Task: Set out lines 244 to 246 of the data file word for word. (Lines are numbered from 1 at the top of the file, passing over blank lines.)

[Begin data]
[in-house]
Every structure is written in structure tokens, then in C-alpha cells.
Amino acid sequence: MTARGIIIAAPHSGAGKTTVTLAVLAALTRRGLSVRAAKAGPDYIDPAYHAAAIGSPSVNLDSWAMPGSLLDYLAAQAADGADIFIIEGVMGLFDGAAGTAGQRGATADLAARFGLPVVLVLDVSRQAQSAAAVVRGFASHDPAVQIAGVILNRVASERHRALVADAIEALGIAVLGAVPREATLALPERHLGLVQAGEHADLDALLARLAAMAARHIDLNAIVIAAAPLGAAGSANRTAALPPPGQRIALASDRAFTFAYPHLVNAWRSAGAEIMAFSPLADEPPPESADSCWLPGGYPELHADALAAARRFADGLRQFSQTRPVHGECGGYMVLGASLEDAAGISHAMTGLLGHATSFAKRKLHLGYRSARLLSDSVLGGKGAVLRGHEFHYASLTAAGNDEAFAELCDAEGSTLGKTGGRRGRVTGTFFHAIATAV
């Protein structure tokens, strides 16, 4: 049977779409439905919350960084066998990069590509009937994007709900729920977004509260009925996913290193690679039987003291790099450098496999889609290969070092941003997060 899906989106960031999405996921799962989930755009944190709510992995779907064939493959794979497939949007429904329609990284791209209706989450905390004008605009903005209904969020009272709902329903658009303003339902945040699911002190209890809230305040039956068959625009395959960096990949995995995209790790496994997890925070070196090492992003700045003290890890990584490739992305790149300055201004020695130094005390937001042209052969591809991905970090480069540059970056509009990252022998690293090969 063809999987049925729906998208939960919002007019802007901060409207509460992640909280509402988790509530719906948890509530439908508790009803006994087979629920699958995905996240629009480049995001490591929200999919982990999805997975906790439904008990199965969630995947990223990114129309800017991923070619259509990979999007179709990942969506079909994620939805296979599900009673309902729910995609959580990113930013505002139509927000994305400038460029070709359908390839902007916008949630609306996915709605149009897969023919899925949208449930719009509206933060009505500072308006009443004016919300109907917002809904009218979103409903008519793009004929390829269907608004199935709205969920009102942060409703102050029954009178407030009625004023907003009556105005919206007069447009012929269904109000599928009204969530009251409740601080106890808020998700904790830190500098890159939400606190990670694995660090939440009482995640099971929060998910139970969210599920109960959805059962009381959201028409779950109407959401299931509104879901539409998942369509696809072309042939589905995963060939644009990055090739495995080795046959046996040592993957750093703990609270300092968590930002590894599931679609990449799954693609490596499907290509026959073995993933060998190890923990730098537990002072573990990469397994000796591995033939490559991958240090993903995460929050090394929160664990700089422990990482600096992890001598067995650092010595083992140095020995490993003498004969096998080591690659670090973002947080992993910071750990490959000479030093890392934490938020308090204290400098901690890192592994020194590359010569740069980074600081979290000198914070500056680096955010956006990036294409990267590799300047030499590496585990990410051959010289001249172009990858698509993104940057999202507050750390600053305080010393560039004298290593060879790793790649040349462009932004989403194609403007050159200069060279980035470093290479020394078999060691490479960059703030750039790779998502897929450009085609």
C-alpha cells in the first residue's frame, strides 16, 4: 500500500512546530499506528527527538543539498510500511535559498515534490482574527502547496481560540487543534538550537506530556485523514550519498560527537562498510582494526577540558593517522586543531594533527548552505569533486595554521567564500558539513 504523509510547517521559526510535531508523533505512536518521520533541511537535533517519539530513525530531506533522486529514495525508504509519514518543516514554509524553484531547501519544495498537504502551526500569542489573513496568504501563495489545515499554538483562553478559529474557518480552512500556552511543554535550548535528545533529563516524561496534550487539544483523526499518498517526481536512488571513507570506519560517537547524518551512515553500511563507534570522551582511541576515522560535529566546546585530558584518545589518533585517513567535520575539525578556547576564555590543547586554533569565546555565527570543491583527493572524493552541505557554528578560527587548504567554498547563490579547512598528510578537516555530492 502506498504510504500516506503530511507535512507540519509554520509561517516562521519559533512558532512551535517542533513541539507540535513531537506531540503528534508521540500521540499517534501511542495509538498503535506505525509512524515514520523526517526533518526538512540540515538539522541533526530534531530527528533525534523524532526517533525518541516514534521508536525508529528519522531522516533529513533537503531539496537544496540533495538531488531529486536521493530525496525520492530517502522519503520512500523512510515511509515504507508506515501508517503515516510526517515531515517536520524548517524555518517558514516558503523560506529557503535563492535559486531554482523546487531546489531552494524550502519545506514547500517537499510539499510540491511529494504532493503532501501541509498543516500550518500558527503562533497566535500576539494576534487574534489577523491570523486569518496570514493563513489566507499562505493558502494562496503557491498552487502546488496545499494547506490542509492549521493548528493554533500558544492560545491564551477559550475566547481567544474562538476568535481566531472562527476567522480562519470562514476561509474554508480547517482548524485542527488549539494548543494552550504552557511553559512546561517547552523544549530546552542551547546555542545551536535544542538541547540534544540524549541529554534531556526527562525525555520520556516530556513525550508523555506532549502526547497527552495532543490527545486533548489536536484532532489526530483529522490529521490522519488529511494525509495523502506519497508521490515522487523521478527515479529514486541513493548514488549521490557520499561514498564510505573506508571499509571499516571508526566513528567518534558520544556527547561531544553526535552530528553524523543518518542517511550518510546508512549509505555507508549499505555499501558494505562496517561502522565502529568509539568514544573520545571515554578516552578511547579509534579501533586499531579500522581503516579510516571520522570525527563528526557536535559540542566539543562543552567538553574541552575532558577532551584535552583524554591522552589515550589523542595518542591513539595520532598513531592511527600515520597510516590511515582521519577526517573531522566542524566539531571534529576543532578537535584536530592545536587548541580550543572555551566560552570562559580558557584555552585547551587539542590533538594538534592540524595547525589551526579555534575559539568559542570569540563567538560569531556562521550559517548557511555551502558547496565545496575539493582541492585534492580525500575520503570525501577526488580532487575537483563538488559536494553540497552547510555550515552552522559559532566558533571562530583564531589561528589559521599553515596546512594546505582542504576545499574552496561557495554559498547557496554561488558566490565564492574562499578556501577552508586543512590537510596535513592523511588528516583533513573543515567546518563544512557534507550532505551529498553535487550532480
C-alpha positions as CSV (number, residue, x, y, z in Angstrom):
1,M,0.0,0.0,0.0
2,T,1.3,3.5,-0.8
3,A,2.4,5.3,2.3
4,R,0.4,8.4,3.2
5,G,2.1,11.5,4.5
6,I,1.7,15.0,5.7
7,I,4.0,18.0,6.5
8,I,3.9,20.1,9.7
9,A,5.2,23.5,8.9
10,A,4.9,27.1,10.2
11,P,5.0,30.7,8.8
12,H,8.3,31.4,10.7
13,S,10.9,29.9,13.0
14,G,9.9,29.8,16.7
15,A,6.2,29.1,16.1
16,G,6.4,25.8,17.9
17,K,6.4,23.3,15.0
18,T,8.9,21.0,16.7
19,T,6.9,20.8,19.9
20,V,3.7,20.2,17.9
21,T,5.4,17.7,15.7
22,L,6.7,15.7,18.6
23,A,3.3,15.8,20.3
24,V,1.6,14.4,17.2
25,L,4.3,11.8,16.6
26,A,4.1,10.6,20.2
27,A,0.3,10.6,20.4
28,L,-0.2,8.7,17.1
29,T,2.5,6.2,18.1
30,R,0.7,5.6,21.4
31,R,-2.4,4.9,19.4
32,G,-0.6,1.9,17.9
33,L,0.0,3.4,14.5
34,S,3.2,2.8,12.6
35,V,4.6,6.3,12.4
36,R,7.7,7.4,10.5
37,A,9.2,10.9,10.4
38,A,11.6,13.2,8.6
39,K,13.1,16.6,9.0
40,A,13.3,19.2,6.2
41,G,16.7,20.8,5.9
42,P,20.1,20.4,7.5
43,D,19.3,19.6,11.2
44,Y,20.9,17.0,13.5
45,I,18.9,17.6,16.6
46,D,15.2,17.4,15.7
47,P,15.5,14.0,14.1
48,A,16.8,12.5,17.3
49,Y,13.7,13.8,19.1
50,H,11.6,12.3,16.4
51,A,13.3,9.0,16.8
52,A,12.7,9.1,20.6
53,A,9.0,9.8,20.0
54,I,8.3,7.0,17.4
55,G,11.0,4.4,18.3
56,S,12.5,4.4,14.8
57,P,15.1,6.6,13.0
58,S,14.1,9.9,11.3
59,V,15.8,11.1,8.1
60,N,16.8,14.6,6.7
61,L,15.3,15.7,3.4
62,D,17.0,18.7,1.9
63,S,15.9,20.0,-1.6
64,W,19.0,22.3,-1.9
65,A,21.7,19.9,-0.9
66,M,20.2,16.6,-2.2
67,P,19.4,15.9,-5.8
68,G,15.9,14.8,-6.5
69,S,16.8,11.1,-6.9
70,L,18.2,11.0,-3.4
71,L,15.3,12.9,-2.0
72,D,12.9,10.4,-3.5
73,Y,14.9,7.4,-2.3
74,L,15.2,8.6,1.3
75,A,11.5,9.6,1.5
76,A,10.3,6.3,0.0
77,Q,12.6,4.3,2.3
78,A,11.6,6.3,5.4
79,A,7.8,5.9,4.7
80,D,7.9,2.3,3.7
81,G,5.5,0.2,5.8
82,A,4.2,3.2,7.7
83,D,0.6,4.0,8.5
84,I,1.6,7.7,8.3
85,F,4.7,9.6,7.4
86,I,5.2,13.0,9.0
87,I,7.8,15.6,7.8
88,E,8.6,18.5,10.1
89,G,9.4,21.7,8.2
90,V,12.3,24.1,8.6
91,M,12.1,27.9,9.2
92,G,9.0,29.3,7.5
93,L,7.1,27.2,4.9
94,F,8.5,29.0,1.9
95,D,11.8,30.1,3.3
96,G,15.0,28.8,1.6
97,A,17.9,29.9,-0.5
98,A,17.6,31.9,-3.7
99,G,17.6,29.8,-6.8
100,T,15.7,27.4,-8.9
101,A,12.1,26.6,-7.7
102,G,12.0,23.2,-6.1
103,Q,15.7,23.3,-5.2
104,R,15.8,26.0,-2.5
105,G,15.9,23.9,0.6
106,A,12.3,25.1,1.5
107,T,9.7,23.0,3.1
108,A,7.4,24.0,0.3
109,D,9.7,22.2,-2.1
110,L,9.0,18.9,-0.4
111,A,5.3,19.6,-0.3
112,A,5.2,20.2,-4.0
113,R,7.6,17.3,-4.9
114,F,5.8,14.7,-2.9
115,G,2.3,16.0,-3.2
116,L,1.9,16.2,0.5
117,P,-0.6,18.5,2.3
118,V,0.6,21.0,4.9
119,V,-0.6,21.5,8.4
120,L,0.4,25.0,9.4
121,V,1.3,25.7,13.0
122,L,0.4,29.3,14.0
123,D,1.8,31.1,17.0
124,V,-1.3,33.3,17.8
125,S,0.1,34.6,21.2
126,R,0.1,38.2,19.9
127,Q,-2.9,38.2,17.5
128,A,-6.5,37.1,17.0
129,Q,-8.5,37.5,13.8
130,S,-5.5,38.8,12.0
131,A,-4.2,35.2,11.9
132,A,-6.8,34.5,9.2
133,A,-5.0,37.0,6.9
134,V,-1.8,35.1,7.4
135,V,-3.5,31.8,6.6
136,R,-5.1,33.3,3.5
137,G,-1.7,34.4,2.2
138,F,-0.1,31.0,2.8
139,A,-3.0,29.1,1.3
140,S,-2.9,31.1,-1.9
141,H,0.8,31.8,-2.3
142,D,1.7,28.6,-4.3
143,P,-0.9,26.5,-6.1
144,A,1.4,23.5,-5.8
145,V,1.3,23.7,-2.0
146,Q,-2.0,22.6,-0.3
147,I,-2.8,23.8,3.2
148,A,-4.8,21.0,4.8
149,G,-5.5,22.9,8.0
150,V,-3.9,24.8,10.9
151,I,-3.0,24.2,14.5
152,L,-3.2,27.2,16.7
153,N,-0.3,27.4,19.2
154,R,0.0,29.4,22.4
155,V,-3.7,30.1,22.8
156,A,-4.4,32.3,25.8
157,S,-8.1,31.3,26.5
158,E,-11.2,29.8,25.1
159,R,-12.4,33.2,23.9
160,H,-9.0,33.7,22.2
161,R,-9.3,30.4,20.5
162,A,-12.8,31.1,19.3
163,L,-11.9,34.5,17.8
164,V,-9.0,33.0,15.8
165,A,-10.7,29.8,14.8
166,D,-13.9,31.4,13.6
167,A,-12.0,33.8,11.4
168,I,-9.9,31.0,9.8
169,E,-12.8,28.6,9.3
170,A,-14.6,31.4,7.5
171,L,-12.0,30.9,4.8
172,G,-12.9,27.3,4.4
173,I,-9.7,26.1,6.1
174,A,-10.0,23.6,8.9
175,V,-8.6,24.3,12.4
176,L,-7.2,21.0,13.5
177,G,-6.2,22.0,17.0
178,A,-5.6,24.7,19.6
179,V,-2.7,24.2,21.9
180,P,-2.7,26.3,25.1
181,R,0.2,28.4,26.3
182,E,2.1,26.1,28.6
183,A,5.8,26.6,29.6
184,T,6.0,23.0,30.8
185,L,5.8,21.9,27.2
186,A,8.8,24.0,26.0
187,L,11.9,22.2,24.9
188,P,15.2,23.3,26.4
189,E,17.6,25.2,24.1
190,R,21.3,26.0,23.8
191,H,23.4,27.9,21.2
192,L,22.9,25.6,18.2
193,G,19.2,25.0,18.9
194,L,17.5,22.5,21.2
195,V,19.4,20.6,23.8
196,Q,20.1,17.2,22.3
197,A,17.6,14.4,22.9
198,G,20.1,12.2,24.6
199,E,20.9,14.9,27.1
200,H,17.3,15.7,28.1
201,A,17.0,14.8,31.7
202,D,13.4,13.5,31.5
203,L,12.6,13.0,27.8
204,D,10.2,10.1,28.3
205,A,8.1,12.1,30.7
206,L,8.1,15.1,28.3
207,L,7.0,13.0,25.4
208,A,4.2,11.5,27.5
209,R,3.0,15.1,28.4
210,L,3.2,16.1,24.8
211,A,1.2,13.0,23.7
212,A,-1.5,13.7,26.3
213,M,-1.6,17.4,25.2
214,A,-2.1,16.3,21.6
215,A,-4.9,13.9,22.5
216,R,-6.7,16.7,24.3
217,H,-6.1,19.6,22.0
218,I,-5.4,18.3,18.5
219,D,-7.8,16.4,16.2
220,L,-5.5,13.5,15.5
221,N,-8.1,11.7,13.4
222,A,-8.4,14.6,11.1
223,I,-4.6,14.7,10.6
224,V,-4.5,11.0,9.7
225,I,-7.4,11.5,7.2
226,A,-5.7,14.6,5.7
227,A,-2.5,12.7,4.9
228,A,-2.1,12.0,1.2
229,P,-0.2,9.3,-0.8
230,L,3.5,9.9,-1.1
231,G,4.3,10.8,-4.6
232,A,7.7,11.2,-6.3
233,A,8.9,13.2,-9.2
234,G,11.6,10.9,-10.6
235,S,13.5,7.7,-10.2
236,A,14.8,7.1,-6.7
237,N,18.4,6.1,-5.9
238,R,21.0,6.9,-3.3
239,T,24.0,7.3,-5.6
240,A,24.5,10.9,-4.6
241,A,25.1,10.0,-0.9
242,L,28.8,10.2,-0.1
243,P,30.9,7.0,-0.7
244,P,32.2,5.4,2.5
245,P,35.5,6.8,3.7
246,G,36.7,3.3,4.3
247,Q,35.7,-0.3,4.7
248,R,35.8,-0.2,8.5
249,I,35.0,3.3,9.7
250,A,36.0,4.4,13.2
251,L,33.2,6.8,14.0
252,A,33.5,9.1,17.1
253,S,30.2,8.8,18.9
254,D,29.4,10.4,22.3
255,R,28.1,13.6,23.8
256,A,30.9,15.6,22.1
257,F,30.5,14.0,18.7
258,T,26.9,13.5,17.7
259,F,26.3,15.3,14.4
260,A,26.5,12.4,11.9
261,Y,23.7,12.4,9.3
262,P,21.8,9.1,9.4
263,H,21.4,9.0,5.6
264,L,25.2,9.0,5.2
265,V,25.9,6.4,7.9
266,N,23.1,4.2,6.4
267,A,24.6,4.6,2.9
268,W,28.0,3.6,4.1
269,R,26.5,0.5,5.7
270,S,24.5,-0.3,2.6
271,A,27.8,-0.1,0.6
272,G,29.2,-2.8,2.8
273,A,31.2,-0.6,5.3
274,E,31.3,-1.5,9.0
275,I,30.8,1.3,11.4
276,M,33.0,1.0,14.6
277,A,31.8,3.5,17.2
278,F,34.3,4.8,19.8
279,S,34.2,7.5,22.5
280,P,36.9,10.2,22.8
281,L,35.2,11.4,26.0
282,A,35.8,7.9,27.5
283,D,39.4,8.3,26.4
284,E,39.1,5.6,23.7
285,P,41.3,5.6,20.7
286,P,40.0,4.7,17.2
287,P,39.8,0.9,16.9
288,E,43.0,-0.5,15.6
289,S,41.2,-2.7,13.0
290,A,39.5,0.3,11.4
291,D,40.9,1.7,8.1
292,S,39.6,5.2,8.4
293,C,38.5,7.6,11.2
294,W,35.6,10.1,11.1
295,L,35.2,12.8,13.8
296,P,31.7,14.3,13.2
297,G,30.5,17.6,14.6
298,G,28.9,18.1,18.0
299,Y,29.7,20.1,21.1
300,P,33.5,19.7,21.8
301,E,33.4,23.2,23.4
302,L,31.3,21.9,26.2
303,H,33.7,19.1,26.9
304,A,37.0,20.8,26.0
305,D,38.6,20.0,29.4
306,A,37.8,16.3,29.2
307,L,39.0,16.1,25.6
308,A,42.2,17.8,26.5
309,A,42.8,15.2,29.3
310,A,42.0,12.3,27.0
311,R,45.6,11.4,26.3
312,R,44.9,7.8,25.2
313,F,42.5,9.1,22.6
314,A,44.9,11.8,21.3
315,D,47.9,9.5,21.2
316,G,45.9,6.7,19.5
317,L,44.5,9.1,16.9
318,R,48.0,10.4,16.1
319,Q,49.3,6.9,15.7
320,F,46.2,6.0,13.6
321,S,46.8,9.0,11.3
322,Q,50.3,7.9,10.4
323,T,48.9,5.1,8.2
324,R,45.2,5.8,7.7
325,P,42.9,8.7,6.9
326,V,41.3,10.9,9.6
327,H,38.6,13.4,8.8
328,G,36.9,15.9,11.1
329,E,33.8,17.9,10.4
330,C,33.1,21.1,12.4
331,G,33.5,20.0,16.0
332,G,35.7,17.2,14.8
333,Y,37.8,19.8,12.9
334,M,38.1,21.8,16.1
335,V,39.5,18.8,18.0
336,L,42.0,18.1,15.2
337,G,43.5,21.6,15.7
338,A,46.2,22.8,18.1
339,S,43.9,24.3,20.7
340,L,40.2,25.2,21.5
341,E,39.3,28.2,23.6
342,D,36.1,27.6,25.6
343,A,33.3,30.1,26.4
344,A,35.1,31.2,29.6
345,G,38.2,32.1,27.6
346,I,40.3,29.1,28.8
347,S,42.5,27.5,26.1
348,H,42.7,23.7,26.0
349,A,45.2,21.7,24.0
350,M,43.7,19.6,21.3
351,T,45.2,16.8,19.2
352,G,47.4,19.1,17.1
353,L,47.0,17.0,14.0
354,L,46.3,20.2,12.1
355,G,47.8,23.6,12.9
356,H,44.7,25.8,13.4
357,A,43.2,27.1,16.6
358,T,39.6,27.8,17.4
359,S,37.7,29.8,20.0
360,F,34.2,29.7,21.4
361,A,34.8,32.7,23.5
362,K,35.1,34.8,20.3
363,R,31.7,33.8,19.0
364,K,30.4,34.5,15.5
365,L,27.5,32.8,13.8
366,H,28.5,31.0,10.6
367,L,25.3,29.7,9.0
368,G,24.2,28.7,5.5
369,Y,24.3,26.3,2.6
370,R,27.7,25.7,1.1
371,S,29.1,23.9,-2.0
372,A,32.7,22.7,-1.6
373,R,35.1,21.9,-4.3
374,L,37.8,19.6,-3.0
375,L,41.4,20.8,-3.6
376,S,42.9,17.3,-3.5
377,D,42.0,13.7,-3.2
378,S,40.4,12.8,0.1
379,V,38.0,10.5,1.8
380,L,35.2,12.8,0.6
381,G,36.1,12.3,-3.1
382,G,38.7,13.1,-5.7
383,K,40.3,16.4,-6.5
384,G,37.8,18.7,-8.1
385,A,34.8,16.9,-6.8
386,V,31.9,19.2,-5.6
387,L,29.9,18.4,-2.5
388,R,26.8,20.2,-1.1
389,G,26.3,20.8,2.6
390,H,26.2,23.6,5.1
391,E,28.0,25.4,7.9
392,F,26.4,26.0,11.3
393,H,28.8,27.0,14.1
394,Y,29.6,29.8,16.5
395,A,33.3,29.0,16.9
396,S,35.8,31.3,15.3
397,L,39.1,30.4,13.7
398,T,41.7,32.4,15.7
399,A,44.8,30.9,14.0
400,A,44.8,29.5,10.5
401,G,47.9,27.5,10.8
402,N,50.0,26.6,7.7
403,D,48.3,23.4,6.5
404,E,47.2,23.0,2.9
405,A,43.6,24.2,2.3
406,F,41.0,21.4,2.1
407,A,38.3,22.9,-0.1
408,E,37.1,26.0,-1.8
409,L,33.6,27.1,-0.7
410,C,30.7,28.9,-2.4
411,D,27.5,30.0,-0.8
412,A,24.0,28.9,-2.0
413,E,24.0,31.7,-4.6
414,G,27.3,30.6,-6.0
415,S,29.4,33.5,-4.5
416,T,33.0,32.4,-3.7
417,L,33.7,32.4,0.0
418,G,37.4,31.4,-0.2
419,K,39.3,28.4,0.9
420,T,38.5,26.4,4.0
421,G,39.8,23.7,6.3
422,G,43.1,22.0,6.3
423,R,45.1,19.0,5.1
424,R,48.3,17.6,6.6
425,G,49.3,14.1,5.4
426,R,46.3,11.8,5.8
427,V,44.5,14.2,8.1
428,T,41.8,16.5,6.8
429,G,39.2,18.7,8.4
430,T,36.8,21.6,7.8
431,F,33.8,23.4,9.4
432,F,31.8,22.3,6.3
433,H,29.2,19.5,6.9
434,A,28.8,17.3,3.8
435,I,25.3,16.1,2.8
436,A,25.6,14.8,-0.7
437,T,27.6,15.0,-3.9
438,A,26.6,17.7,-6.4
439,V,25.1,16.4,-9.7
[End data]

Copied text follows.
238,R,21.0,6.9,-3.3
239,T,24.0,7.3,-5.6
240,A,24.5,10.9,-4.6